His sister dealt with her fear in another way, and she would come into the camp, and she would melt down, and she would become violent. Now, she’s just a little thing but you know that a child, how many of you know you’ve got a five-year-old with superhuman strength when they’re afraid. Yeah, you got an eight-year-old you can’t manage. When the adrenals are pumping with fear, we have superhuman strength; that’s why the great grandmother can lift the car off of the three year old grant grandson, adrenaline. So if you’ve got a superhuman child in your family, you’ve got a child with a lot of fear rushing. Now one of the things we ask parents who start to look at the pupils: are they dilated? Because when adrenaline is rushing through the body, the pupils usually dilate, big. Okay, look at the breathing: are they breathing shallow, are they tense, are they on alert, are their little muscles tight, they are ready to run all the time. This child would come into camp and would immediately become violent, would immediately become psychotic. And again, I took her to a quiet room and I held her and cuddled her and cradled her and just rocked her gently till she stopped thrashing and threatening and cursing. And then when I would turn her around, I’d say, “You’re ready to use your words and not your behavior.” I have to tell you my favorite story about this, and I’ll have to ask you to forgive me for my language because this is what the child said. But I had one little boy that I was trying to keep from harming others, and I said, “Buddy, are you ready to use your words and not your behavior?” And he said, “Yeah, I’m ready. Yeah, I’m ready.” And I didn’t really think he was because I felt a lot of tension in his body still. And so I do a little compliance test that I learned from a therapist in our town. And I said, “Okay then, will you say, ‘Ready’ like a mommy mouse ‘Ready…’ And he said, “I said I was already, bitch.” [Laughs] [inaudible 34:37]

So sometimes when you ask a child if they’re ready for words, you’d need to give it a little time by for them to finish calming. But this child, this beautiful little girl who had seen her sister die, I said, “Can you give me words and tell me what you need?” She said, “I need to go swimming.” Fair enough, so I called the pool. I said, “I know the swim pools not open right now but I’ve got lifesaver certification. I’ve got a child here who wants to go swimming. Can I bring her swimming?” And they said, “Hmmm… let just check with somebody.” And then they call back and said, “Yes.” And so I took this beautiful child down to the swimming pool, and she want to go in the very deepest end of the swimming pool; that’s very deep because we have a diving team, so it’s like, I don’t know, 22 feet, and she wanted to hold on to the side of the pool and she wanted to go under the water herself, and then for me to save her. So she would go under the water and I would grab her and I’d pull her to myself and I’d say, “I’ve got you, you’re safe. I’ve got, you’re safe.” And then she’d want to hold onto the side of the pool and she’d want me to go under the water “Blub… blub… blub…” make bubbles, can you tell her: her sister died. Yeah, she needed mastery over this memory.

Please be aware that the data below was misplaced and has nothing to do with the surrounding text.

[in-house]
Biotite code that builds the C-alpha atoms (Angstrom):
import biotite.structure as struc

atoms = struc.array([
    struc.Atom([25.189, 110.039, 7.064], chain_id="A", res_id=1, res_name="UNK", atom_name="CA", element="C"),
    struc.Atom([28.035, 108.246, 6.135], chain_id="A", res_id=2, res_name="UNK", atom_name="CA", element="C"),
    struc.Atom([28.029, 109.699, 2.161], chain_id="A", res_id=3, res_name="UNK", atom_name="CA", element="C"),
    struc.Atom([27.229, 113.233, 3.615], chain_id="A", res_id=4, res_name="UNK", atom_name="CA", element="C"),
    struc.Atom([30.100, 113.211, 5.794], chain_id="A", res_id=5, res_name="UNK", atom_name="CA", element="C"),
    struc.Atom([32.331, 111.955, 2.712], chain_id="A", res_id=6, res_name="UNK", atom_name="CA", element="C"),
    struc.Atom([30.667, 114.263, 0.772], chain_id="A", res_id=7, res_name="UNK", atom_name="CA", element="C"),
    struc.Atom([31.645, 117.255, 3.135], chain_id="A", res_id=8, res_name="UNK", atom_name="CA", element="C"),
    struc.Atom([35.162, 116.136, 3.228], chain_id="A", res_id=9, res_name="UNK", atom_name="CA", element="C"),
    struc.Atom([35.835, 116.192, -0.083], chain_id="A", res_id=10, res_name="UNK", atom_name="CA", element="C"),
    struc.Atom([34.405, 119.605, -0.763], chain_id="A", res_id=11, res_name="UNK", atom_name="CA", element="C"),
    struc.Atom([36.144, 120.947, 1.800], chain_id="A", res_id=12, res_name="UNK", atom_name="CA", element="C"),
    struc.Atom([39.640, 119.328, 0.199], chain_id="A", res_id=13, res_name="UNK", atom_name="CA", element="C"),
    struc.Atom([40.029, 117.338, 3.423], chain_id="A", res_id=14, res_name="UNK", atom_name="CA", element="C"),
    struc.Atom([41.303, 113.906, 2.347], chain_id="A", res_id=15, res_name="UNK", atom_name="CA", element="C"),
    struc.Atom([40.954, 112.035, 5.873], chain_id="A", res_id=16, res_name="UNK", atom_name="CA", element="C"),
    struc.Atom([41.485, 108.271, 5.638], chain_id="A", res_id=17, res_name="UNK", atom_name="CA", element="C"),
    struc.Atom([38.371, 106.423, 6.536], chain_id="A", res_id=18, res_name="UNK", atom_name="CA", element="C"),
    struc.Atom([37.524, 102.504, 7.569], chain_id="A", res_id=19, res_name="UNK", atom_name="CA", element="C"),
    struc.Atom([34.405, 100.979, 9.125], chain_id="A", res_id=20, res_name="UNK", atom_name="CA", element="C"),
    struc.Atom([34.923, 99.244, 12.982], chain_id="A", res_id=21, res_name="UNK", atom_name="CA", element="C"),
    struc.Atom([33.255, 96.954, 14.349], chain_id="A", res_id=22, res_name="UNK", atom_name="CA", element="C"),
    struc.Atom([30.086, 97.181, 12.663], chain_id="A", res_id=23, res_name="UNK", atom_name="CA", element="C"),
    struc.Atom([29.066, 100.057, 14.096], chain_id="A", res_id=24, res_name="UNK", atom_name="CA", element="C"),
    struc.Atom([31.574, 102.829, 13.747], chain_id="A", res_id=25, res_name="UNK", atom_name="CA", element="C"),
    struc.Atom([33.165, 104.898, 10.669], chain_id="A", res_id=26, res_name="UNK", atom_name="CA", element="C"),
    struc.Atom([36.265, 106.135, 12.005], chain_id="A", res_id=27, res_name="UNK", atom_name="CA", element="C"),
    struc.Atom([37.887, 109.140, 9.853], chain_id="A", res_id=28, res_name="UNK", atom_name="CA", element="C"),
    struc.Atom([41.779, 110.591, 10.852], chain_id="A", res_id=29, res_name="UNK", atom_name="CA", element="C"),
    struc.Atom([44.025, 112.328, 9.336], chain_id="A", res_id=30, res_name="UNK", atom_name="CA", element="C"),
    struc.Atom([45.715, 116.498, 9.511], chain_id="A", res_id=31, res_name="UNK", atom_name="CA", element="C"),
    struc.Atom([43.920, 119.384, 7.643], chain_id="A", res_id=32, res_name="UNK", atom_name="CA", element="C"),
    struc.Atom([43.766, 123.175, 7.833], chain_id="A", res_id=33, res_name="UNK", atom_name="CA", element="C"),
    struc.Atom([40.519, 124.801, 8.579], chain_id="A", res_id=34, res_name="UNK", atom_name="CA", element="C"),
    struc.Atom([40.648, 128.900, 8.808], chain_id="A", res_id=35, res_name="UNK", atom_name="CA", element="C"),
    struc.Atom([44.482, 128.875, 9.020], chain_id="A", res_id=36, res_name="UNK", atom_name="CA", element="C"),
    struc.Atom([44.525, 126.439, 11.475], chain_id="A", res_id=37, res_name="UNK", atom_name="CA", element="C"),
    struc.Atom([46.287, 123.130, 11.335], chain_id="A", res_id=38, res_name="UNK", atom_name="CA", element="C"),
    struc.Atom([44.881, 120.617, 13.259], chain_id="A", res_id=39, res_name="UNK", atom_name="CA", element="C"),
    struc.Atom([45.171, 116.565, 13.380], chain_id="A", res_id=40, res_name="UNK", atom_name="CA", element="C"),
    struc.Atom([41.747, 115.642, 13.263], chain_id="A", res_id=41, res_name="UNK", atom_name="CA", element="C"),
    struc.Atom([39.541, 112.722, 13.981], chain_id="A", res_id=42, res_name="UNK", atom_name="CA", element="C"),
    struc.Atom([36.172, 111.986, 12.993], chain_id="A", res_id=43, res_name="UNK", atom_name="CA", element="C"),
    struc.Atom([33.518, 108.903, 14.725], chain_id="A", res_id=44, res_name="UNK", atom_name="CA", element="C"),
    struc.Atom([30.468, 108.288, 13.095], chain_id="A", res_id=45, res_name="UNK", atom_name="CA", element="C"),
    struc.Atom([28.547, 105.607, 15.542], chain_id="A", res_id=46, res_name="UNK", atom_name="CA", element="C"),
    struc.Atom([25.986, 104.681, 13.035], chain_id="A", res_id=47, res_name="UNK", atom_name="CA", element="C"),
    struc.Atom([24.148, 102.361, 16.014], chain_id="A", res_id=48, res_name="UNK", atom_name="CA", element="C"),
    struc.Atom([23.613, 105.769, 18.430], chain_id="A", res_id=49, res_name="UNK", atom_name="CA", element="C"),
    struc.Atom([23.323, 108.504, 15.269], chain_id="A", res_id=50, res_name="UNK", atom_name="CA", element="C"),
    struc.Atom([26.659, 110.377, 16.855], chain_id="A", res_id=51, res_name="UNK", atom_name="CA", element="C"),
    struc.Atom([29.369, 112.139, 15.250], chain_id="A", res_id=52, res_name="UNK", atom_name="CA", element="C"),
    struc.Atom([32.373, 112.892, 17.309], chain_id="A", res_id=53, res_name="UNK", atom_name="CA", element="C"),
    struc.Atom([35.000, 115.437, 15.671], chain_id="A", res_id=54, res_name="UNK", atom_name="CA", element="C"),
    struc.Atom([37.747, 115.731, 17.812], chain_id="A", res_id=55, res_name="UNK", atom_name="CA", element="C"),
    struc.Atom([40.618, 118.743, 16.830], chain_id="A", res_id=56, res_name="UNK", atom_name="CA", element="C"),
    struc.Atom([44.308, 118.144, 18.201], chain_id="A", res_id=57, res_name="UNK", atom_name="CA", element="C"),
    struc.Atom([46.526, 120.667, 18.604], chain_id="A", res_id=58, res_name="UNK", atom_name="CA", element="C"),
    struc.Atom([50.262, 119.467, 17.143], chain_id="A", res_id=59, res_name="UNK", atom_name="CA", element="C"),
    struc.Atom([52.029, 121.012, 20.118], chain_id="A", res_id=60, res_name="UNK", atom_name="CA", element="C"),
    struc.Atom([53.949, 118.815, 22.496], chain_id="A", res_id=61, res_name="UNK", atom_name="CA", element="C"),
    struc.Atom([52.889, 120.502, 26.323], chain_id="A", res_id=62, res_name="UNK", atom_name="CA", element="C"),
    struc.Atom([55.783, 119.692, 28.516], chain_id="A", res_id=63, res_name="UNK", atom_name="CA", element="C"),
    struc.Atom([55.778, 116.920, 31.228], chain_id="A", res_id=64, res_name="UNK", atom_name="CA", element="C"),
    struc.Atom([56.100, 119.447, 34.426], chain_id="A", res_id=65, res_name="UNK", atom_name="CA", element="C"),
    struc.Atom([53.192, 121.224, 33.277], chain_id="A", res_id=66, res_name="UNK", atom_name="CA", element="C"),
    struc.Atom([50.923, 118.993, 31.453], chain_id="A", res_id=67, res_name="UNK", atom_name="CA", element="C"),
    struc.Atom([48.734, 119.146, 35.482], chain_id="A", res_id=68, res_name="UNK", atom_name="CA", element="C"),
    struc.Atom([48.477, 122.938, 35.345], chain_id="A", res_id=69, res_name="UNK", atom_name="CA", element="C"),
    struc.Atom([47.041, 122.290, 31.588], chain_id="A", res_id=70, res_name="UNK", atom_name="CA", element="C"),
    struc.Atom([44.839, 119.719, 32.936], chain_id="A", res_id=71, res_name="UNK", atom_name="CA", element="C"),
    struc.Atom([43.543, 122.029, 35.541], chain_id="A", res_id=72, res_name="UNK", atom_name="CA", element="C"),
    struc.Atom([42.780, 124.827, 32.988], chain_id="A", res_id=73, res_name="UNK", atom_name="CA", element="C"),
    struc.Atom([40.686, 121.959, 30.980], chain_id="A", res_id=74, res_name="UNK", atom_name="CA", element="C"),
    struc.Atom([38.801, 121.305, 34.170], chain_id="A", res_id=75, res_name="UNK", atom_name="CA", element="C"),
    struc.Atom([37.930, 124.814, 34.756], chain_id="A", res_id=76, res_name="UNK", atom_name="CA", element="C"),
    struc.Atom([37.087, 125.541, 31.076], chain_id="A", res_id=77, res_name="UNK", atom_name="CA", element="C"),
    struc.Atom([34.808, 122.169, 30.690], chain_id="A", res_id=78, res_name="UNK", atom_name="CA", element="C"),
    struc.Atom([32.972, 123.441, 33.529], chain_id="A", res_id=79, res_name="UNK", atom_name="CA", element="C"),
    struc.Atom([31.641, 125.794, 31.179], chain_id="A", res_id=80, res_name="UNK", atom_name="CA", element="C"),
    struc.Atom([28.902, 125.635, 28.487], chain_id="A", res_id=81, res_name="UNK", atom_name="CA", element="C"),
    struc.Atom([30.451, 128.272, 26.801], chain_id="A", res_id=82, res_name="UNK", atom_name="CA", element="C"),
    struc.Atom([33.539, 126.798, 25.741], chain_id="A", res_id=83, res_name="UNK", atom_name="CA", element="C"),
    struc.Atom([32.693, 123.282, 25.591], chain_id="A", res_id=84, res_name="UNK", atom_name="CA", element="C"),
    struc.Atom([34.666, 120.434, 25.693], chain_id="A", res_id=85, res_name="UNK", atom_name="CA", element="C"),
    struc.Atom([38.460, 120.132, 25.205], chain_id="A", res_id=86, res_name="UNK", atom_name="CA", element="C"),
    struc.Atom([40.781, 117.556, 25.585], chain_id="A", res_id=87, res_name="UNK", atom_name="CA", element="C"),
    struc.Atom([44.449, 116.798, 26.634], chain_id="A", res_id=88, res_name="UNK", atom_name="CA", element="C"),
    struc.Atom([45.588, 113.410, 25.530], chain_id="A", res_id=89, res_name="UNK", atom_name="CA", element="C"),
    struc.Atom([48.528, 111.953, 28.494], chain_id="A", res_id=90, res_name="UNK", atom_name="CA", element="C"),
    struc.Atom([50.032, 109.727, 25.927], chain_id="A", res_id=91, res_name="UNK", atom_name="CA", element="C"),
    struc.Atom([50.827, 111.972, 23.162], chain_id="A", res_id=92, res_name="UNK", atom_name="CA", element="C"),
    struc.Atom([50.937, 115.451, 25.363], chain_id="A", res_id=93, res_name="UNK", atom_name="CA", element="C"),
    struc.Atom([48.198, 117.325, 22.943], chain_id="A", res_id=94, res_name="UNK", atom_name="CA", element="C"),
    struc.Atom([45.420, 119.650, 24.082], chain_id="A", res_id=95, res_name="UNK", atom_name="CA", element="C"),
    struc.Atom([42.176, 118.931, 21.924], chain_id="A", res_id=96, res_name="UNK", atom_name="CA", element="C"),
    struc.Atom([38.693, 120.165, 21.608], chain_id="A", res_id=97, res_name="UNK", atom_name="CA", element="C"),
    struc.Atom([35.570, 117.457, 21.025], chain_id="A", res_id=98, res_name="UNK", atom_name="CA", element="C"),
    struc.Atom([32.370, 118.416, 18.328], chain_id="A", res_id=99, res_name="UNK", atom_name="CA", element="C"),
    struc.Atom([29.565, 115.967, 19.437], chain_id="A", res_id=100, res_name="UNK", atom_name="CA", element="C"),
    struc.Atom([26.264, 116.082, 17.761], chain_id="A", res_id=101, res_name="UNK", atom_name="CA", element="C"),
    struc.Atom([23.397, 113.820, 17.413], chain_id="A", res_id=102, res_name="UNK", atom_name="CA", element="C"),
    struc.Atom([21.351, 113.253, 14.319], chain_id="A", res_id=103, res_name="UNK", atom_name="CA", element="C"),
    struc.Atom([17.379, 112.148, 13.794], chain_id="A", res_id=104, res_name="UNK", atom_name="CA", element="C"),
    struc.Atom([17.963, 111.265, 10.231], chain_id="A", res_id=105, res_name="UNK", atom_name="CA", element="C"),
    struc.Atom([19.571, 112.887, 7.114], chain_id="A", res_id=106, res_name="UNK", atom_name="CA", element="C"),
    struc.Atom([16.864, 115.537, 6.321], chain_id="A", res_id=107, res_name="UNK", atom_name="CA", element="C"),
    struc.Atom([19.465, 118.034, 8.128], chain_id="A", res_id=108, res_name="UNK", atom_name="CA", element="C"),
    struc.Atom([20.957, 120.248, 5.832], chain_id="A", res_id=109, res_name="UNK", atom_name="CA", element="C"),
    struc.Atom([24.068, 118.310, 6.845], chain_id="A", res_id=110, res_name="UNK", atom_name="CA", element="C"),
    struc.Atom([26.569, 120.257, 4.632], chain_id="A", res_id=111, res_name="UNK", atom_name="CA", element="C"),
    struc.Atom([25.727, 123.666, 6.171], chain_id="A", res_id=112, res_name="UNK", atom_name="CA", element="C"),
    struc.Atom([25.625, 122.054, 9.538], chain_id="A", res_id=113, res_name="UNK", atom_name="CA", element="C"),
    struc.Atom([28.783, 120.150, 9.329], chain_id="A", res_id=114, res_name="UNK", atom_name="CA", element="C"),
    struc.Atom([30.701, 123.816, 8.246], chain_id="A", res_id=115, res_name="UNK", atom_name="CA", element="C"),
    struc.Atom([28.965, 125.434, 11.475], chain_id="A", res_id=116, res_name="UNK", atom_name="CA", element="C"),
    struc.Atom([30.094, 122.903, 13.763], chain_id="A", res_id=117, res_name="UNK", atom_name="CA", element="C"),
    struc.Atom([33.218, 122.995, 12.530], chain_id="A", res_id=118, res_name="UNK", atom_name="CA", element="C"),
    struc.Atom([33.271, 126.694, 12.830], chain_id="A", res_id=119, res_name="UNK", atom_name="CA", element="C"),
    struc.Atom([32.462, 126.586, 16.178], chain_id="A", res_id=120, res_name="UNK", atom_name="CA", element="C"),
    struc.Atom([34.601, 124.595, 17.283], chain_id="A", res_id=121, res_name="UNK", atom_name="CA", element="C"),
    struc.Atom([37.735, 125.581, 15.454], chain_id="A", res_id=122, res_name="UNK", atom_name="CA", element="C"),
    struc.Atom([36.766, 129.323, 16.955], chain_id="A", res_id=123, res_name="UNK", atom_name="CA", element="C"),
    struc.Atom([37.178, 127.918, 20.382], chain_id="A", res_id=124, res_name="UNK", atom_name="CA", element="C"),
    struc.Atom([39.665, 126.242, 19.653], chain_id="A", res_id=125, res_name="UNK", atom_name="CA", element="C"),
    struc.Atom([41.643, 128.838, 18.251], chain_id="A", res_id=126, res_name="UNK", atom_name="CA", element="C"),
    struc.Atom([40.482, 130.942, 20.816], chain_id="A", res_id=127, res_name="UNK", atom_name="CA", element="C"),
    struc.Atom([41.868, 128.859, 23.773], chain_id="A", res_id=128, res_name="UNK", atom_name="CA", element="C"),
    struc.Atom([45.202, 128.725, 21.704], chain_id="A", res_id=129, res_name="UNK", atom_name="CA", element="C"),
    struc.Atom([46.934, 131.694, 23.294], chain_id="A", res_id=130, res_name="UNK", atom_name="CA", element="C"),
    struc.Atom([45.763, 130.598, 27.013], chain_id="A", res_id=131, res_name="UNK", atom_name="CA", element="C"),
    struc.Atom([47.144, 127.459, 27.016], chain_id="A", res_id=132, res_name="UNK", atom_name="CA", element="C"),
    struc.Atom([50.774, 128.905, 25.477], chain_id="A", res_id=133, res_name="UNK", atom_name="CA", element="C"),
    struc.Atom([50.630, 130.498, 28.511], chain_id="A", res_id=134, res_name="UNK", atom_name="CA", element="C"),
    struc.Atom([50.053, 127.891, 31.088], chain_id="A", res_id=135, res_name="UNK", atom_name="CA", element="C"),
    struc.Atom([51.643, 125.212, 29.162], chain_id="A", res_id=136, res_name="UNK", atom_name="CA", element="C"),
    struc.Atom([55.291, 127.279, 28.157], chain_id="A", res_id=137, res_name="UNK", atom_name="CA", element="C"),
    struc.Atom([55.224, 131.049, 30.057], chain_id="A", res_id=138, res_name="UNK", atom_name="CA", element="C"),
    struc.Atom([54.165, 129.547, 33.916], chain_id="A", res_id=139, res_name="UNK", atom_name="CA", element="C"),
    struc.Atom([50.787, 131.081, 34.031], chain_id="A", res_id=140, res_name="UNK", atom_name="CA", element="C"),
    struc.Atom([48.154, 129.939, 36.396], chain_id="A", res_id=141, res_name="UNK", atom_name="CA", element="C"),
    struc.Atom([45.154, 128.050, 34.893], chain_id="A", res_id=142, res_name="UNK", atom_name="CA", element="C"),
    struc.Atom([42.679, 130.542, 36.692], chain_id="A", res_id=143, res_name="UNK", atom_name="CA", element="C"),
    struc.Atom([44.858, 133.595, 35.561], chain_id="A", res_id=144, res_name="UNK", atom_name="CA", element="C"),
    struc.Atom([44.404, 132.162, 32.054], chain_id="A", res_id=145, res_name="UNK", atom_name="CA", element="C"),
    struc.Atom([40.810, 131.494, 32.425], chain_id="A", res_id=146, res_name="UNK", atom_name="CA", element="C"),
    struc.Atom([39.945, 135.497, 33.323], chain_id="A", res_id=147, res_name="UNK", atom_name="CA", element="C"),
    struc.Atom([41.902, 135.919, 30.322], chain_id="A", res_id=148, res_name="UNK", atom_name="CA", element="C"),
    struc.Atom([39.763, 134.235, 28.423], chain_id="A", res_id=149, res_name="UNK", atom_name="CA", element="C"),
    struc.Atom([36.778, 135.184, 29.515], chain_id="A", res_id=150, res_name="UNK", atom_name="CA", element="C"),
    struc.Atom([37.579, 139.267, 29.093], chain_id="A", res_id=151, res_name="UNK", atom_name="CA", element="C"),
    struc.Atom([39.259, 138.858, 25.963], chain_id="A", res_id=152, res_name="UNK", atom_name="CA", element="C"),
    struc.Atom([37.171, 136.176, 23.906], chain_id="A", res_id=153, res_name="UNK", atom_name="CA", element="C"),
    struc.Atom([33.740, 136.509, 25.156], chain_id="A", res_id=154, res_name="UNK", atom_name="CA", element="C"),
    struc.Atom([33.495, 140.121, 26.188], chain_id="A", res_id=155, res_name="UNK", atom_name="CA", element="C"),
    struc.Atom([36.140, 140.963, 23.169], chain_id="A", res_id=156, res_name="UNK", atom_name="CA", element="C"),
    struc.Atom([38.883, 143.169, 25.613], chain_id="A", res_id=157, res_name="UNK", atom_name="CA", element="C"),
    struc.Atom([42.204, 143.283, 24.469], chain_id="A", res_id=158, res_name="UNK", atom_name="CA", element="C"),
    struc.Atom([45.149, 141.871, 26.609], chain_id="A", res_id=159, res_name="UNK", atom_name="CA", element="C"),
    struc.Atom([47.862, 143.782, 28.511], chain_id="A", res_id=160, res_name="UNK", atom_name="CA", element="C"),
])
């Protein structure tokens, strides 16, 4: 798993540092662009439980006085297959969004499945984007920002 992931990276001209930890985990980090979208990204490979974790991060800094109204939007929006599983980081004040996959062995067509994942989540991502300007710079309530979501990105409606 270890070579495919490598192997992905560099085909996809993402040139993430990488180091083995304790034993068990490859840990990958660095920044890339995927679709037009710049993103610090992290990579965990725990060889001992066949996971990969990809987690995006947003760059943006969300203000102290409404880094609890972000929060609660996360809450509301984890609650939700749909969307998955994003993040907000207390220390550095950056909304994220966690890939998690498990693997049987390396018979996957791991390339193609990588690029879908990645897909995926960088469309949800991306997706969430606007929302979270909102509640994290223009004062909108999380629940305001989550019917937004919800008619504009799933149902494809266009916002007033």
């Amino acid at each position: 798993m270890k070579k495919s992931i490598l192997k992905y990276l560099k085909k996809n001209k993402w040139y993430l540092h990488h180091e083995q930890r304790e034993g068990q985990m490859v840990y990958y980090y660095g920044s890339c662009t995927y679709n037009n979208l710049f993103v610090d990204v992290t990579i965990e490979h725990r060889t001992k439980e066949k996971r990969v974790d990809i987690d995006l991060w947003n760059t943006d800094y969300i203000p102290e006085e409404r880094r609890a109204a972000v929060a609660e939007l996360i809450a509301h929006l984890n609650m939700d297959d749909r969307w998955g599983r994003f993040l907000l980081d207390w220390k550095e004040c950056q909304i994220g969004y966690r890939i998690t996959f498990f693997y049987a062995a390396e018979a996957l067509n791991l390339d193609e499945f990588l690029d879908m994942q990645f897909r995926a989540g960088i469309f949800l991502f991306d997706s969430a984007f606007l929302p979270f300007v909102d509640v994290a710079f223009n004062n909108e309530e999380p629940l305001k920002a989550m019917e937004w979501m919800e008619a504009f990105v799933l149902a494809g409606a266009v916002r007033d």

And so the first seven days of camp, this beautiful child came into the camp, became violent, was held, cradled until she was not violent, when I asked what she needed, she needed to swim; we were getting to be regulars at the pool; I just kept my suit in towel by the door. And the last morning, I said to this child, holding her hands after a rage had passed, “Sweetheart, can you use your words and tell me what you need?” And she said—and I said to her, “Darling, I don’t understand aggression and other people won’t either. But if you can tell me what you need, I will move heaven and earth if it’s in my power to meet your need, but I need I need words. Can you give me words?” And this beautiful child holding my hand said, “There’s a little girl in the four-year-old classroom that looks just like my baby sister, and every morning when I come in and I see that little girl, I think of the last time I saw my sister alive when her little body was being pulled out of the water, and I remember what she looked like, and she went on to tell a scene—I won’t describe to you because you don’t need it in your memory and I will don’t want it in mine. This child was having flashbacks.

Now some of you may be familiar with the research that was published not long ago that says that according to this very notable University, children in foster care have more than twice the rate of post-traumatic stress disorder of veterans who’ve been in war. Now, that’s fairly staggering because you know what post-traumatic stress displays as — inattention, hyperactivity, irrational outbursts, for some kids, violence and aggression. What about if I’m afraid and you see only my misbehavior and you hammer me for my misbehavior — I am more afraid. What about if I misbehave and you give me words and then I know these things. I know that I’m precious; I know that I’m safe; I know that I have a voice; I know that my needs will be heard. Then I begin to make an environment for healing for our children. We practice self-regulation skills with the children; we practice using words — when I was afraid, I did this in the past but now I’m afraid, I will do this.